Watts UP With That? (Anthony Watts) / Bjørn Lomborg
Bjørn Lomborg: No, renewables are not taking over the world
We're constantly being told how renewables are close to taking over
We're told they are so cheap they'll undercut fossil fuels and reign
supreme pretty soon.
That would be nice.
If they were cheaper, they could cut our soaring electricity bills.
With cheap and abundant power, they would push development for the
And it would, of course, fix climate change.
Unfortunately, it is also mostly an illusion.
This short video shows you why renewables are not likely to take over
the world anytime soon.
It is also crucial for us to know.
The misapprehension that renewables are just about to take over makes
many believe that we have all the technologies needed to go to zero
That we just need more political will.
Yet, nothing could be further from the truth.
Jim Hansen, Al Gore's climate advisor and the scientist who literally
started the global warming worry in 1988 puts it clearly:
"Suggesting that renewables will let us phase rapidly off fossil fuels
in the United States, China, India, or the world as a whole is almost
the equivalent of believing in the Easter Bunny and Tooth Fairy."
To fix climate change, we need to stop believing in the Easter Bunny and
that without much better, cheaper, green technology,
we won't transition away from fossil fuels.
That's why we need to invest a lot more into green energy R&D.
If we can help innovate green energy to become cheaper and better than
fossil fuels, *everyone* will switch.
Not just rich, well-meaning first-worlders, but also China, India and
The video shows how we've spent the last two centuries getting *off*
In 1800, most energy came from our own back-breaking work, along with
wood (for fire) and draught animals.
Wind and water contributed in most places a tiny fraction.
The 6% fossil fuel was almost entirely England starting up the industrial
revolution with coal.
What made us rich over the next two centuries, was cheap and plentiful
energy, almost exclusively from fossil fuels.
It made it possible for us to have machines do much more of the hard work.
By the end of the nineteenth century human labor made up 94 percent of
all industrial work in the US.
Today, it constitutes just 8 percent.
For the past half century,
renewable energy has hovered around 13-14%,
most of it wood burning in the world's poorest regions (leading to the
world's leading environmental killer, indoor air pollution).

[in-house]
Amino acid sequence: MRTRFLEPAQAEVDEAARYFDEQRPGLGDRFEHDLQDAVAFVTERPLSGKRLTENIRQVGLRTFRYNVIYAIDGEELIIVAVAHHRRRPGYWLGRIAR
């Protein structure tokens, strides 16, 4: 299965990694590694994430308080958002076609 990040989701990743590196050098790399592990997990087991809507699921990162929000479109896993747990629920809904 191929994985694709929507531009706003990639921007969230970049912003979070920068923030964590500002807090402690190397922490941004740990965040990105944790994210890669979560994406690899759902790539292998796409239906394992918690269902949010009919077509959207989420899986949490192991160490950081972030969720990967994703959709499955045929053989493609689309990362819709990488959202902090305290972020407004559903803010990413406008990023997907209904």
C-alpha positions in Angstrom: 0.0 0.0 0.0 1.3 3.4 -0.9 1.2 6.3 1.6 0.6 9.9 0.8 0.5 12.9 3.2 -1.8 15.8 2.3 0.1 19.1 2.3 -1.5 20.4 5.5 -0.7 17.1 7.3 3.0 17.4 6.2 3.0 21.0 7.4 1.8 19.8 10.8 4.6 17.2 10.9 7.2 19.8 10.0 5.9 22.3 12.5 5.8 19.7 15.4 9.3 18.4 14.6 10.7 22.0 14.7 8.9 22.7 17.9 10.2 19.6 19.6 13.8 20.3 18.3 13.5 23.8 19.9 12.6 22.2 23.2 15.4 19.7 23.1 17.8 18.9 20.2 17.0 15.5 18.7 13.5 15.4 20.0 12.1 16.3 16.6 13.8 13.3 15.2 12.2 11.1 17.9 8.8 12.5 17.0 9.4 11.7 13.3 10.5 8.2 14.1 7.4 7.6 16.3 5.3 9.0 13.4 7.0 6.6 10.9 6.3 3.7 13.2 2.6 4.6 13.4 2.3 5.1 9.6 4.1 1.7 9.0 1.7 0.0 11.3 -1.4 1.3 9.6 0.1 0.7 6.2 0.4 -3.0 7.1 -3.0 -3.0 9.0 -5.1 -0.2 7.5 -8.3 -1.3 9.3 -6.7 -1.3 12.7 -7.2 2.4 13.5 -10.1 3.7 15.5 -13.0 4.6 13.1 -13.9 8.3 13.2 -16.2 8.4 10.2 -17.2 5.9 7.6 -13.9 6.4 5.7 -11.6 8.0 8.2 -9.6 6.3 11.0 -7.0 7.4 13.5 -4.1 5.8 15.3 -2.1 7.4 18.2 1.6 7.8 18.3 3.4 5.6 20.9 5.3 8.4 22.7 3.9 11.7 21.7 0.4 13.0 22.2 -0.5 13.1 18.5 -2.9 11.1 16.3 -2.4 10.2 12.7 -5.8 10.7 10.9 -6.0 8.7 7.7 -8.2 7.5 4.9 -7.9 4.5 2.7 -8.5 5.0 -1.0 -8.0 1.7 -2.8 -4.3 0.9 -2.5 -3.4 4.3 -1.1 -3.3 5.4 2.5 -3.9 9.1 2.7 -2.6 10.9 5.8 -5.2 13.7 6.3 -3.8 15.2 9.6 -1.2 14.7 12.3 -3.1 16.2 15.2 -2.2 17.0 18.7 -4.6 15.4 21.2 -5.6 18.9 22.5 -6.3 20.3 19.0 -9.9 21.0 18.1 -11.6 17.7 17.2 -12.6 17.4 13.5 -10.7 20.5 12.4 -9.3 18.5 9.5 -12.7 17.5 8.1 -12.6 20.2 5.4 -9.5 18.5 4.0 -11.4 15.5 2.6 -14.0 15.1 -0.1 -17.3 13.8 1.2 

The International Energy Agency estimates that if *everyone* live up to
their Paris promises (and other promises), we'll get to 20% in 2040.
Since almost no-one is actually performing on their Paris promises,
the business-as-usual scenario of 16.5% is more likely.
The UN's Climate Panel has devised 5 main scenarios (the SSPs),
showcasing development over the rest of the century.
Even the greenest scenario, the SSP1, will by the end of the century
just get 45% of its energy from renewables.
The UN scenarios are without explicit climate policies, but the stories
of SSP1 is centered around environmental focus:
"The world shifts gradually, but pervasively, toward a more sustainable
path, emphasizing more inclusive development that respects perceived
Management of the global commons slowly improves, educational and
health investments accelerate the demographic transition, and the
emphasis on economic growth shifts toward a broader emphasis on human
Driven by an increasing commitment to achieving development goals,
inequality is reduced both across and within countries.
Consumption is oriented toward low material growth and lower resource
and energy intensity."
To give you a sense of this: the SSP1 expects that by 2100, the average
rich person in the world will have to get by on *half* the energy
we have today (and this is final energy, not TPES).
The average person in the developing world, while getting more energy
than today will have to live with never getting to half on what the
average rich person gets today.
This is a scenario with little development, populated by very modest
people and overall a very unrealistic world.